“Celebration at 40 affirms Dimensions’ vital legacy as one of the most long-lived and fruitful products of the Black Arts Movement of the 1960s and 70s,” says Deborah Vaughan, founder of Dimensions Dance Theater. “We look forward to our next phase of artistic creativity and activism.”
Over the course of its rich history, Dimensions Dance Theater has premiered more than 50 evening-length works, many created by company co-founder and artistic director Deborah Vaughan, and others by distinguished guest choreographers. For its 40th anniversary celebration Dimensions Dance Theater will showcase some of the range of its production including excerpts from My People (1973), choreographed by co-founder Elendar Barnes; Yesterday/ Yesternow (1983), choreographed by Garth Fagan; Isicathulo and Amatshe/(Can and Boot) (1988), choreographed by Dingani Lelokoane; Resilience (2000); a collaboration, Between Shores, with Omar Sosa, Zimbabwean mbira artist Stella Chiweshe, and Cuban choreographer Isais Rojas; Spirits Uplifted (2005), choreographed by Deborah Vaughan; a collaboration with Linda Tillery and the Cultural Heritage Choir; Rooted In Ritual (2006), a collaboration with Haitian dance maker Peniel Guerrier; and Catalyst: One by One (2011), a multidisciplinary work featuring a commissioned score by the late composer and musician Khalil Shaheed.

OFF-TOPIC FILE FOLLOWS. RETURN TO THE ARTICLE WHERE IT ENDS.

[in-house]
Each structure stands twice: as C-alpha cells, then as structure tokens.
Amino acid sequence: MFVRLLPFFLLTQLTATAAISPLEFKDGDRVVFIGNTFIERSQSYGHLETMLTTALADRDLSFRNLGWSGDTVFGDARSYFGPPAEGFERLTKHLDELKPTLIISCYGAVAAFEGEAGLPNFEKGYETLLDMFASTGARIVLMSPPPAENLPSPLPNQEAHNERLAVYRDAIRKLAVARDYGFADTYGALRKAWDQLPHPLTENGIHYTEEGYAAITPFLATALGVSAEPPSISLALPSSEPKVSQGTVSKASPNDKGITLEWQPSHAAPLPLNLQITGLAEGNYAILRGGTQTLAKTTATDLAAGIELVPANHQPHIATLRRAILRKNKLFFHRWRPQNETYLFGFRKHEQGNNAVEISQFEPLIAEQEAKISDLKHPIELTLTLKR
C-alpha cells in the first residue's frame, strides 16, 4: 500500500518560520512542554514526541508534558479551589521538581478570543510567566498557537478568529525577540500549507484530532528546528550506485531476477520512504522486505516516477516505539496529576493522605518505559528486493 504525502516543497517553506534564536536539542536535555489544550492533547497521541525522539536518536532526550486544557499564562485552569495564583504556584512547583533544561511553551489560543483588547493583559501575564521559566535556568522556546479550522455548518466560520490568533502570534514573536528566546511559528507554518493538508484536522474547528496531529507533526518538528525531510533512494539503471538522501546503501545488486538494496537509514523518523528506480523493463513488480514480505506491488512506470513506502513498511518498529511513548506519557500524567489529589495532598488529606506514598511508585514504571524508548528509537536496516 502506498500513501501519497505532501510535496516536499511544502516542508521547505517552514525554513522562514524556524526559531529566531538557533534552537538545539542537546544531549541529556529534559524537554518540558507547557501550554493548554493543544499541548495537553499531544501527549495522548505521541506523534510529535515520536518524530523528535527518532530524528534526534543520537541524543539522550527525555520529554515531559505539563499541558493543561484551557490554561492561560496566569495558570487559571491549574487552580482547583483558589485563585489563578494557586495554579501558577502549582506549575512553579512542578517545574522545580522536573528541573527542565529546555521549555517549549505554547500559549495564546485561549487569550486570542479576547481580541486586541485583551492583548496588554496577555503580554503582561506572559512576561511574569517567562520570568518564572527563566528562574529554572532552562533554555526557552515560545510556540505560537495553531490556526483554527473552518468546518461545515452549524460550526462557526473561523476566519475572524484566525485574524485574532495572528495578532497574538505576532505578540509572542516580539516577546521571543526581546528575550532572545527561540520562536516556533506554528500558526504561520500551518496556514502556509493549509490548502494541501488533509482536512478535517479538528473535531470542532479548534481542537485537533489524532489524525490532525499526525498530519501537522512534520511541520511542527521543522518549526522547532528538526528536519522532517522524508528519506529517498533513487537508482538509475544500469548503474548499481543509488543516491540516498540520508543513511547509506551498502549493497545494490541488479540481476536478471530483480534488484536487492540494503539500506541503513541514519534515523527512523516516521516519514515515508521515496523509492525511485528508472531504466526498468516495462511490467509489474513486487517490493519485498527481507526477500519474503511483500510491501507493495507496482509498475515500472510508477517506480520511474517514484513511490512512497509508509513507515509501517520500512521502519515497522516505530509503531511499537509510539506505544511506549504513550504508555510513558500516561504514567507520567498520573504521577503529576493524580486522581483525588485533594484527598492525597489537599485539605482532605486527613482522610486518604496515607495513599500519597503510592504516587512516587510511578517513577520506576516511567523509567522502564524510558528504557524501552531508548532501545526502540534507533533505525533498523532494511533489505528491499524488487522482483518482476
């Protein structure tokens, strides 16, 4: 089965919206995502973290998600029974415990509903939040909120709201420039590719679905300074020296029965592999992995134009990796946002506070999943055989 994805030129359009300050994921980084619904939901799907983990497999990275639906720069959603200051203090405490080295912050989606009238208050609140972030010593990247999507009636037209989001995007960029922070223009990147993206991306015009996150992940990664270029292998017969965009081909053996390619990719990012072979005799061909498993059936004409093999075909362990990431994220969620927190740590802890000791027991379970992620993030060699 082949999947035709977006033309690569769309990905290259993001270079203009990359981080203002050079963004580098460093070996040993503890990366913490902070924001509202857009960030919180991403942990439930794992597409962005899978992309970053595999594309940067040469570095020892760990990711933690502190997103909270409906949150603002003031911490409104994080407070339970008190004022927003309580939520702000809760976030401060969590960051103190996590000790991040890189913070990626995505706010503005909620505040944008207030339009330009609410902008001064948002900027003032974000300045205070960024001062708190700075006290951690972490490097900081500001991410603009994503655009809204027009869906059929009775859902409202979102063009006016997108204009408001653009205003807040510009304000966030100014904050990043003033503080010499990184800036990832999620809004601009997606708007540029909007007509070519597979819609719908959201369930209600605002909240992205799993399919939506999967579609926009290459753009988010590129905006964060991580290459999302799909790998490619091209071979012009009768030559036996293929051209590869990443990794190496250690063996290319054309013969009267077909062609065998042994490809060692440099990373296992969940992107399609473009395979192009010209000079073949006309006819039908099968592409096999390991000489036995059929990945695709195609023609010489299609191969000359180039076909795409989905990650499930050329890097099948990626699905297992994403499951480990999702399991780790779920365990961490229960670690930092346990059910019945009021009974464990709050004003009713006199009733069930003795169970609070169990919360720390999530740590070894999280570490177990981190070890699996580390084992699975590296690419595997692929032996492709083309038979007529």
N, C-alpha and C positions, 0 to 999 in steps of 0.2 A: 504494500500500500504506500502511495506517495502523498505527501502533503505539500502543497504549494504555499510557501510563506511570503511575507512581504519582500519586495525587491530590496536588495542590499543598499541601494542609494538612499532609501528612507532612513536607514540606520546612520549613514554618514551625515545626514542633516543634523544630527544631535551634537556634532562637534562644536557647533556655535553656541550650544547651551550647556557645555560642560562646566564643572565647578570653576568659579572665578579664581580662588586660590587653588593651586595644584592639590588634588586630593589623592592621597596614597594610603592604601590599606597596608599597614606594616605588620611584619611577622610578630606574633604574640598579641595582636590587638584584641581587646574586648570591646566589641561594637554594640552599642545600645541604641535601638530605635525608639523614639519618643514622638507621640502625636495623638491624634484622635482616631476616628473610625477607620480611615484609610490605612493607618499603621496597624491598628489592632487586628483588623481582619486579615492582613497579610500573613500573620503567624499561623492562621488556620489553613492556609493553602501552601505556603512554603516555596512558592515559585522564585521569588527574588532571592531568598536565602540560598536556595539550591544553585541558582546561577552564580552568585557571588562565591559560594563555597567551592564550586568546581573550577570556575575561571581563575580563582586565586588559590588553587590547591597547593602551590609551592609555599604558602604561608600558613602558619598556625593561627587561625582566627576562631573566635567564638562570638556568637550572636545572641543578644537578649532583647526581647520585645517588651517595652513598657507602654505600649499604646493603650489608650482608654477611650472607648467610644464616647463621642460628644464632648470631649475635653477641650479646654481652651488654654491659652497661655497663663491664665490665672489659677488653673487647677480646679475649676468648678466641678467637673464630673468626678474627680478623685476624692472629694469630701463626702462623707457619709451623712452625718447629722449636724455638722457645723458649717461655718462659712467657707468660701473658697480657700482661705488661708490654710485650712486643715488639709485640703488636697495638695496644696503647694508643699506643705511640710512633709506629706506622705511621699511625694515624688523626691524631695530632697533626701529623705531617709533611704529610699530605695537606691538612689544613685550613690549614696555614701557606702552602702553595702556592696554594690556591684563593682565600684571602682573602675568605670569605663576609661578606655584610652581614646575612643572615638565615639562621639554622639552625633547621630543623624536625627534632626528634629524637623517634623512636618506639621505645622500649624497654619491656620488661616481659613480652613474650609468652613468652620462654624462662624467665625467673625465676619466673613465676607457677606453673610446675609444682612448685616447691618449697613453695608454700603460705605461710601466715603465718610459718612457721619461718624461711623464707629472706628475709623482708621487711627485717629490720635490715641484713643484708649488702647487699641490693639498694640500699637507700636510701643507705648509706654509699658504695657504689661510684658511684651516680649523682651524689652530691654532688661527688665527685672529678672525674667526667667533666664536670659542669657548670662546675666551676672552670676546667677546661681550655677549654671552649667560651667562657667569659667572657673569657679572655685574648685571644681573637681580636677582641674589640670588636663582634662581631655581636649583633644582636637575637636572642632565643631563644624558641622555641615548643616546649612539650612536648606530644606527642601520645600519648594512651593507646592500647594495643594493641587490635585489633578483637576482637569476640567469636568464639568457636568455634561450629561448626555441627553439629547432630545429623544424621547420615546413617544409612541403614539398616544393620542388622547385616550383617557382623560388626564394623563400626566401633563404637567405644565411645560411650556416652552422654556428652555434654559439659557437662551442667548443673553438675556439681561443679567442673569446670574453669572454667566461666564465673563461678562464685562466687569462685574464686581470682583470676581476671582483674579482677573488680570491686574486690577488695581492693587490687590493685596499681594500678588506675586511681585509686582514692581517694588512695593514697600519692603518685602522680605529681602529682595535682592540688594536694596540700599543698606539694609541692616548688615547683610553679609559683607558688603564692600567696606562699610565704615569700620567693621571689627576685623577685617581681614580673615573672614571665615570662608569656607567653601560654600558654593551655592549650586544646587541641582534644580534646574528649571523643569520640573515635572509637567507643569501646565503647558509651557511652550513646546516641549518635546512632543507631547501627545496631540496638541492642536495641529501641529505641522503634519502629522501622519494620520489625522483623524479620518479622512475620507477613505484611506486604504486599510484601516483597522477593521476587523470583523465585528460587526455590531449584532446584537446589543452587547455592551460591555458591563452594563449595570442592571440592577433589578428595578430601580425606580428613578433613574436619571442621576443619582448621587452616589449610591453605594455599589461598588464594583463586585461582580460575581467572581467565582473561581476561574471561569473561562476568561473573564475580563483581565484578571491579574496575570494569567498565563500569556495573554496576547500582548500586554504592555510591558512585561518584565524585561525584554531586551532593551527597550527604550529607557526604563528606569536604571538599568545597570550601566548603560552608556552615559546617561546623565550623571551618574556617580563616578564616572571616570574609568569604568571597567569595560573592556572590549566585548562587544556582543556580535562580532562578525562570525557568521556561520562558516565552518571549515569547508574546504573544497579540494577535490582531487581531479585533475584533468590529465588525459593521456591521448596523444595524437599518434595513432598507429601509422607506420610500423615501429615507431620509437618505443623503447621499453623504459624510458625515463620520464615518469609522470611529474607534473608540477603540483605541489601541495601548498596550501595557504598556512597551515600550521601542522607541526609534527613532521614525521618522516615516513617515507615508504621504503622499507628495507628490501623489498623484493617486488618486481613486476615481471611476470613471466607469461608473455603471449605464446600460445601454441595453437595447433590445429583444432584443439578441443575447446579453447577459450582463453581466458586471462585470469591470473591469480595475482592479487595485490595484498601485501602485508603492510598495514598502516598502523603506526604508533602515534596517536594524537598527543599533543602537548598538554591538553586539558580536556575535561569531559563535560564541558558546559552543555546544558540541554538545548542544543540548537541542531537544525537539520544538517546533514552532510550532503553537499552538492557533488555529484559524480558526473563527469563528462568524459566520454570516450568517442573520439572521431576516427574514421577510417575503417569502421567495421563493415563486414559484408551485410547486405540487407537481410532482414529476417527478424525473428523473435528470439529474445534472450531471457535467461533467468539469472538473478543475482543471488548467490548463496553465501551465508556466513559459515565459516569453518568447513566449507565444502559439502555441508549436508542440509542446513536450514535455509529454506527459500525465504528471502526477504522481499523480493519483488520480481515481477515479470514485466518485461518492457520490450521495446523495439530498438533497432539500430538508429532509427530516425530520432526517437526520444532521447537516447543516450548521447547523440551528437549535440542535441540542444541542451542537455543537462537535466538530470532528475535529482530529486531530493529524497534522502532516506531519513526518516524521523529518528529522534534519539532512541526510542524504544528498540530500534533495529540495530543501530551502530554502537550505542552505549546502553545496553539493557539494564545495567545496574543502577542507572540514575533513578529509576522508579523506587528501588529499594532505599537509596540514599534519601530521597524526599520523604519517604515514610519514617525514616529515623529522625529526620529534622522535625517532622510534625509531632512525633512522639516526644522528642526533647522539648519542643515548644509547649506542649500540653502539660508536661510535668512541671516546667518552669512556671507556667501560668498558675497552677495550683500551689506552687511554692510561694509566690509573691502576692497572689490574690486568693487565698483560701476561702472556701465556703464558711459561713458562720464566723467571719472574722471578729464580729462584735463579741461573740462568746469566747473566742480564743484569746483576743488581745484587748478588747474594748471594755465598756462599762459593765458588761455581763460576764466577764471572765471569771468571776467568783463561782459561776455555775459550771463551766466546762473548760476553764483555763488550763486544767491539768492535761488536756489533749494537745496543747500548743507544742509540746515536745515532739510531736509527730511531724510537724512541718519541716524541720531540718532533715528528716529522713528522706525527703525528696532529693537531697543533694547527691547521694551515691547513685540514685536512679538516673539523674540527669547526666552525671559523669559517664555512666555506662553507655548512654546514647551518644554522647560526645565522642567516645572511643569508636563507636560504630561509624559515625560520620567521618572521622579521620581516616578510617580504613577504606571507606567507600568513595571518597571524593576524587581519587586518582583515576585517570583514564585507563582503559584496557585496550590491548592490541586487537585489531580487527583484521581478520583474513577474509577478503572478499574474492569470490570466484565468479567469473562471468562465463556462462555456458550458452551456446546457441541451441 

The highlight of the evening’s celebration is devoted to the world premiere of all four parts of Rhythms of Life: Down the Congo Line. Rhythms of Life is one of the company’s most ambitious works to date, tracing the evolution of traditional Congolese dance forms from their birthplace onward to Brazil, the Caribbean, and finally New Orleans. Vaughan invited four dance makers with roots at various points along the Congolese diaspora to choreograph one section each: Hervé Makaya (Congo), Isaura Oliveira (Brazil), Jose “Cheo” Rojas (Cuba), and Latanya Tigner (New Orleans). Although portions of the work premiered in 2012, Dimensions Dance Theater’s 40th anniversary celebration is the first time all four sections will be performed together.
All told, Dimension’s 40th anniversary celebration will involve more than 30 artists—dancers, vocalists, and instrumentalists, including MJ’s Brass Boppers (Hurrican Katrina Survivors), Kiazi Malonga, and Brazilian, Cuban, and Congolese drum batteries. Members of the audience have an opportunity to participate in the program—whether by taking part in the opening processional, by making offerings at an altar modeled on sacred elements from the African diaspora, or by dancing at the program’s conclusion.